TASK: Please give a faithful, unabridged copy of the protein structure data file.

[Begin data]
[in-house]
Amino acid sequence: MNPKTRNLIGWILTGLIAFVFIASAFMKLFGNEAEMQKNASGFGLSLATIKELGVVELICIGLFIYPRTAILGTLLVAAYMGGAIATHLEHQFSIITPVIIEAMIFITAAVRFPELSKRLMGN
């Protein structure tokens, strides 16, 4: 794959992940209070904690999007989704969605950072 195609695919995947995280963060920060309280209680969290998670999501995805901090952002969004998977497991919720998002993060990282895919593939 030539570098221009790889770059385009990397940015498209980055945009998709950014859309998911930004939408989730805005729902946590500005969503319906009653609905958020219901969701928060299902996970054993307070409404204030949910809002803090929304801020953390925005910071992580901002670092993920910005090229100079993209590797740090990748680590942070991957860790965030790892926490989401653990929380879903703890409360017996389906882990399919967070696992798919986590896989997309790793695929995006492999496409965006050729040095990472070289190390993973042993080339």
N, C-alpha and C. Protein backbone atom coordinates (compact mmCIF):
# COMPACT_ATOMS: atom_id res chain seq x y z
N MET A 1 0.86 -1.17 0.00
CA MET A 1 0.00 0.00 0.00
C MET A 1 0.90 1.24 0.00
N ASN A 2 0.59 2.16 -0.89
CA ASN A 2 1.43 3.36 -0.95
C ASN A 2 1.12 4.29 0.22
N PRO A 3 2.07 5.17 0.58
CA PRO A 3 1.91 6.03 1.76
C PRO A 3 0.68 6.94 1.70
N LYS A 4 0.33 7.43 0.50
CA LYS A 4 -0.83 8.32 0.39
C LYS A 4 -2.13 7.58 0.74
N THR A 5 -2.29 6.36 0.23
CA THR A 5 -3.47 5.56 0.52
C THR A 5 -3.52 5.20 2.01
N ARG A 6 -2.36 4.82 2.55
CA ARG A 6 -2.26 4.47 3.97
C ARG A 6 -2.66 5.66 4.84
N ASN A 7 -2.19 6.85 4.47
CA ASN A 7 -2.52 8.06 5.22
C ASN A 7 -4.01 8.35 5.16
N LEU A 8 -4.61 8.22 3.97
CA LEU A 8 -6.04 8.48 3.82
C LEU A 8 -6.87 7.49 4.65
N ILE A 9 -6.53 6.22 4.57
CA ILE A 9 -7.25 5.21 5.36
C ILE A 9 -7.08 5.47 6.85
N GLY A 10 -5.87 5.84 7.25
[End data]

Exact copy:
[in-house]
Amino acid sequence: MNPKTRNLIGWILTGLIAFVFIASAFMKLFGNEAEMQKNASGFGLSLATIKELGVVELICIGLFIYPRTAILGTLLVAAYMGGAIATHLEHQFSIITPVIIEAMIFITAAVRFPELSKRLMGN
């Protein structure tokens, strides 16, 4: 794959992940209070904690999007989704969605950072 195609695919995947995280963060920060309280209680969290998670999501995805901090952002969004998977497991919720998002993060990282895919593939 030539570098221009790889770059385009990397940015498209980055945009998709950014859309998911930004939408989730805005729902946590500005969503319906009653609905958020219901969701928060299902996970054993307070409404204030949910809002803090929304801020953390925005910071992580901002670092993920910005090229100079993209590797740090990748680590942070991957860790965030790892926490989401653990929380879903703890409360017996389906882990399919967070696992798919986590896989997309790793695929995006492999496409965006050729040095990472070289190390993973042993080339």
N, C-alpha and C. Protein backbone atom coordinates (compact mmCIF):
# COMPACT_ATOMS: atom_id res chain seq x y z
N MET A 1 0.86 -1.17 0.00
CA MET A 1 0.00 0.00 0.00
C MET A 1 0.90 1.24 0.00
N ASN A 2 0.59 2.16 -0.89
CA ASN A 2 1.43 3.36 -0.95
C ASN A 2 1.12 4.29 0.22
N PRO A 3 2.07 5.17 0.58
CA PRO A 3 1.91 6.03 1.76
C PRO A 3 0.68 6.94 1.70
N LYS A 4 0.33 7.43 0.50
CA LYS A 4 -0.83 8.32 0.39
C LYS A 4 -2.13 7.58 0.74
N THR A 5 -2.29 6.36 0.23
CA THR A 5 -3.47 5.56 0.52
C THR A 5 -3.52 5.20 2.01
N ARG A 6 -2.36 4.82 2.55
CA ARG A 6 -2.26 4.47 3.97
C ARG A 6 -2.66 5.66 4.84
N ASN A 7 -2.19 6.85 4.47
CA ASN A 7 -2.52 8.06 5.22
C ASN A 7 -4.01 8.35 5.16
N LEU A 8 -4.61 8.22 3.97
CA LEU A 8 -6.04 8.48 3.82
C LEU A 8 -6.87 7.49 4.65
N ILE A 9 -6.53 6.22 4.57
CA ILE A 9 -7.25 5.21 5.36
C ILE A 9 -7.08 5.47 6.85
N GLY A 10 -5.87 5.84 7.25